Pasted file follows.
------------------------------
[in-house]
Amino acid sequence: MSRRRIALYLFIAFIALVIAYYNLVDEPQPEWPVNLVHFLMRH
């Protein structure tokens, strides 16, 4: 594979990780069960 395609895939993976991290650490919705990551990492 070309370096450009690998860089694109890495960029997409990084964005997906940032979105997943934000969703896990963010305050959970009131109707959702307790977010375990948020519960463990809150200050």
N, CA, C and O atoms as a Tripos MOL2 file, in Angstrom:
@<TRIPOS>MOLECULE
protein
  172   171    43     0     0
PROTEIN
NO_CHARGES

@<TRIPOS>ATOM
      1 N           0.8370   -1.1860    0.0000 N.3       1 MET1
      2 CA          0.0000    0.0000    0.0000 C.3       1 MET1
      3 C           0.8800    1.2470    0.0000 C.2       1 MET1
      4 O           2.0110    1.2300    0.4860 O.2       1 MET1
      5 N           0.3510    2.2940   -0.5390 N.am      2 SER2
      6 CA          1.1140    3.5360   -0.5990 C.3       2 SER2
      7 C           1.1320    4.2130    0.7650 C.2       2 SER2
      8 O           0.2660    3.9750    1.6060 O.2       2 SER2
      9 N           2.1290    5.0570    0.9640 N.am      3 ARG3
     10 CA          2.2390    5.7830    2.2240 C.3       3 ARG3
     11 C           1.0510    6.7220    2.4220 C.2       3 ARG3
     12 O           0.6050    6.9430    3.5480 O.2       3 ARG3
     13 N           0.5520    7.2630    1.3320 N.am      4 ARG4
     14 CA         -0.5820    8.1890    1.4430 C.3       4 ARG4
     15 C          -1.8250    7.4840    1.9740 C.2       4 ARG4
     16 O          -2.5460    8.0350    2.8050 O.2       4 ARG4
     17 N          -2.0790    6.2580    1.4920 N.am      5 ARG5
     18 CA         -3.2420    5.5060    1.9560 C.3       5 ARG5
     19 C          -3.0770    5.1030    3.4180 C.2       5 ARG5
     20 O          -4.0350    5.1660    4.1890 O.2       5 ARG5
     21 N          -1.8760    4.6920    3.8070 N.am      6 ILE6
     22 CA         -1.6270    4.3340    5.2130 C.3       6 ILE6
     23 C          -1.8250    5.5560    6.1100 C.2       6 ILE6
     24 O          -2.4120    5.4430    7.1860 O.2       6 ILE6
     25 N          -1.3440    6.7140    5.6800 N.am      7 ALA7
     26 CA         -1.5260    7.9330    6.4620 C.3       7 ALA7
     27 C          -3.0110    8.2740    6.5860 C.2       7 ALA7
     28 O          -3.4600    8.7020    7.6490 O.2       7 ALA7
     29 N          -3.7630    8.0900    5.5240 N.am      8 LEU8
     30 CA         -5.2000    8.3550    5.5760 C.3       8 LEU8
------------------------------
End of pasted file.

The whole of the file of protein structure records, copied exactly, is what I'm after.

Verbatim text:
[in-house]
Amino acid sequence: MSRRRIALYLFIAFIALVIAYYNLVDEPQPEWPVNLVHFLMRH
């Protein structure tokens, strides 16, 4: 594979990780069960 395609895939993976991290650490919705990551990492 070309370096450009690998860089694109890495960029997409990084964005997906940032979105997943934000969703896990963010305050959970009131109707959702307790977010375990948020519960463990809150200050």
N, CA, C and O atoms as a Tripos MOL2 file, in Angstrom:
@<TRIPOS>MOLECULE
protein
  172   171    43     0     0
PROTEIN
NO_CHARGES

@<TRIPOS>ATOM
      1 N           0.8370   -1.1860    0.0000 N.3       1 MET1
      2 CA          0.0000    0.0000    0.0000 C.3       1 MET1
      3 C           0.8800    1.2470    0.0000 C.2       1 MET1
      4 O           2.0110    1.2300    0.4860 O.2       1 MET1
      5 N           0.3510    2.2940   -0.5390 N.am      2 SER2
      6 CA          1.1140    3.5360   -0.5990 C.3       2 SER2
      7 C           1.1320    4.2130    0.7650 C.2       2 SER2
      8 O           0.2660    3.9750    1.6060 O.2       2 SER2
      9 N           2.1290    5.0570    0.9640 N.am      3 ARG3
     10 CA          2.2390    5.7830    2.2240 C.3       3 ARG3
     11 C           1.0510    6.7220    2.4220 C.2       3 ARG3
     12 O           0.6050    6.9430    3.5480 O.2       3 ARG3
     13 N           0.5520    7.2630    1.3320 N.am      4 ARG4
     14 CA         -0.5820    8.1890    1.4430 C.3       4 ARG4
     15 C          -1.8250    7.4840    1.9740 C.2       4 ARG4
     16 O          -2.5460    8.0350    2.8050 O.2       4 ARG4
     17 N          -2.0790    6.2580    1.4920 N.am      5 ARG5
     18 CA         -3.2420    5.5060    1.9560 C.3       5 ARG5
     19 C          -3.0770    5.1030    3.4180 C.2       5 ARG5
     20 O          -4.0350    5.1660    4.1890 O.2       5 ARG5
     21 N          -1.8760    4.6920    3.8070 N.am      6 ILE6
     22 CA         -1.6270    4.3340    5.2130 C.3       6 ILE6
     23 C          -1.8250    5.5560    6.1100 C.2       6 ILE6
     24 O          -2.4120    5.4430    7.1860 O.2       6 ILE6
     25 N          -1.3440    6.7140    5.6800 N.am      7 ALA7
     26 CA         -1.5260    7.9330    6.4620 C.3       7 ALA7
     27 C          -3.0110    8.2740    6.5860 C.2       7 ALA7
     28 O          -3.4600    8.7020    7.6490 O.2       7 ALA7
     29 N          -3.7630    8.0900    5.5240 N.am      8 LEU8
     30 CA         -5.2000    8.3550    5.5760 C.3       8 LEU8